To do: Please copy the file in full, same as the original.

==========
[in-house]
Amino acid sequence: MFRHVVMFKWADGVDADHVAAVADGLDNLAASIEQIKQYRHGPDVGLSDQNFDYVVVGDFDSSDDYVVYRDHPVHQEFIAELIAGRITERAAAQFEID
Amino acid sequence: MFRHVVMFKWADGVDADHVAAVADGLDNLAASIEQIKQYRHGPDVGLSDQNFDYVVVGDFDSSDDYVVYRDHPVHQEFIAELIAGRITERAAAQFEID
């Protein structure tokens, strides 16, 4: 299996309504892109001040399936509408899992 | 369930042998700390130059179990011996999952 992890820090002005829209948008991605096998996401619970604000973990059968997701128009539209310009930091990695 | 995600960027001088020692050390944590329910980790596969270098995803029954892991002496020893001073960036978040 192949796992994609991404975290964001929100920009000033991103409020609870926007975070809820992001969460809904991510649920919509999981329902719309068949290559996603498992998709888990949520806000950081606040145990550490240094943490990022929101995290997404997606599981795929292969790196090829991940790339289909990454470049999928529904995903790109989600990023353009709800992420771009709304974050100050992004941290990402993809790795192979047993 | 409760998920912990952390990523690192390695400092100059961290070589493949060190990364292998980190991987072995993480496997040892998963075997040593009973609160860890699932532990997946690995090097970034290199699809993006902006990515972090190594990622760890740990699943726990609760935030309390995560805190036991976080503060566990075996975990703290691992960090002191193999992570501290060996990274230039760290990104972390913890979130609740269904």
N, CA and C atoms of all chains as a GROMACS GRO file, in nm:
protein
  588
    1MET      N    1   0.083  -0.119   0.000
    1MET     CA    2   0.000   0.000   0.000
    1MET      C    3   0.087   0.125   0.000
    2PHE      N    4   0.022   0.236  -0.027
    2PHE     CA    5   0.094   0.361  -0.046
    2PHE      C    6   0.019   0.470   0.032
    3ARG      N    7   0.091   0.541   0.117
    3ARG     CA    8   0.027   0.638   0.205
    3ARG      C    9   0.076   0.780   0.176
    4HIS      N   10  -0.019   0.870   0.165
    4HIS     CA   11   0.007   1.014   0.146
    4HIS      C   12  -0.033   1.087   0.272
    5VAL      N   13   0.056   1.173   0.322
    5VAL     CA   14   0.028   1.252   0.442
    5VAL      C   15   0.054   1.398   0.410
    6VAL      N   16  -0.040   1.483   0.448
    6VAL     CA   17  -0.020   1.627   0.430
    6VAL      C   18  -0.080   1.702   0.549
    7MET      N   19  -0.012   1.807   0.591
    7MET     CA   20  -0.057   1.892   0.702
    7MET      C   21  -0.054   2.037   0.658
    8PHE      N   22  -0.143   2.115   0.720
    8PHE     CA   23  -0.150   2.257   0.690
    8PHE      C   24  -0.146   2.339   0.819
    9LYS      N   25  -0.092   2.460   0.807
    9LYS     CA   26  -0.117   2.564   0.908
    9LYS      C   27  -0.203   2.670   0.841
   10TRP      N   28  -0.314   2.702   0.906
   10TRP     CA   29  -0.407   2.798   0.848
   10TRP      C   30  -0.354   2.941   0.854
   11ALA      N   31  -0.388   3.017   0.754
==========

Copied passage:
[in-house]
Amino acid sequence: MFRHVVMFKWADGVDADHVAAVADGLDNLAASIEQIKQYRHGPDVGLSDQNFDYVVVGDFDSSDDYVVYRDHPVHQEFIAELIAGRITERAAAQFEID
Amino acid sequence: MFRHVVMFKWADGVDADHVAAVADGLDNLAASIEQIKQYRHGPDVGLSDQNFDYVVVGDFDSSDDYVVYRDHPVHQEFIAELIAGRITERAAAQFEID
């Protein structure tokens, strides 16, 4: 299996309504892109001040399936509408899992 | 369930042998700390130059179990011996999952 992890820090002005829209948008991605096998996401619970604000973990059968997701128009539209310009930091990695 | 995600960027001088020692050390944590329910980790596969270098995803029954892991002496020893001073960036978040 192949796992994609991404975290964001929100920009000033991103409020609870926007975070809820992001969460809904991510649920919509999981329902719309068949290559996603498992998709888990949520806000950081606040145990550490240094943490990022929101995290997404997606599981795929292969790196090829991940790339289909990454470049999928529904995903790109989600990023353009709800992420771009709304974050100050992004941290990402993809790795192979047993 | 409760998920912990952390990523690192390695400092100059961290070589493949060190990364292998980190991987072995993480496997040892998963075997040593009973609160860890699932532990997946690995090097970034290199699809993006902006990515972090190594990622760890740990699943726990609760935030309390995560805190036991976080503060566990075996975990703290691992960090002191193999992570501290060996990274230039760290990104972390913890979130609740269904």
N, CA and C atoms of all chains as a GROMACS GRO file, in nm:
protein
  588
    1MET      N    1   0.083  -0.119   0.000
    1MET     CA    2   0.000   0.000   0.000
    1MET      C    3   0.087   0.125   0.000
    2PHE      N    4   0.022   0.236  -0.027
    2PHE     CA    5   0.094   0.361  -0.046
    2PHE      C    6   0.019   0.470   0.032
    3ARG      N    7   0.091   0.541   0.117
    3ARG     CA    8   0.027   0.638   0.205
    3ARG      C    9   0.076   0.780   0.176
    4HIS      N   10  -0.019   0.870   0.165
    4HIS     CA   11   0.007   1.014   0.146
    4HIS      C   12  -0.033   1.087   0.272
    5VAL      N   13   0.056   1.173   0.322
    5VAL     CA   14   0.028   1.252   0.442
    5VAL      C   15   0.054   1.398   0.410
    6VAL      N   16  -0.040   1.483   0.448
    6VAL     CA   17  -0.020   1.627   0.430
    6VAL      C   18  -0.080   1.702   0.549
    7MET      N   19  -0.012   1.807   0.591
    7MET     CA   20  -0.057   1.892   0.702
    7MET      C   21  -0.054   2.037   0.658
    8PHE      N   22  -0.143   2.115   0.720
    8PHE     CA   23  -0.150   2.257   0.690
    8PHE      C   24  -0.146   2.339   0.819
    9LYS      N   25  -0.092   2.460   0.807
    9LYS     CA   26  -0.117   2.564   0.908
    9LYS      C   27  -0.203   2.670   0.841
   10TRP      N   28  -0.314   2.702   0.906
   10TRP     CA   29  -0.407   2.798   0.848
   10TRP      C   30  -0.354   2.941   0.854
   11ALA      N   31  -0.388   3.017   0.754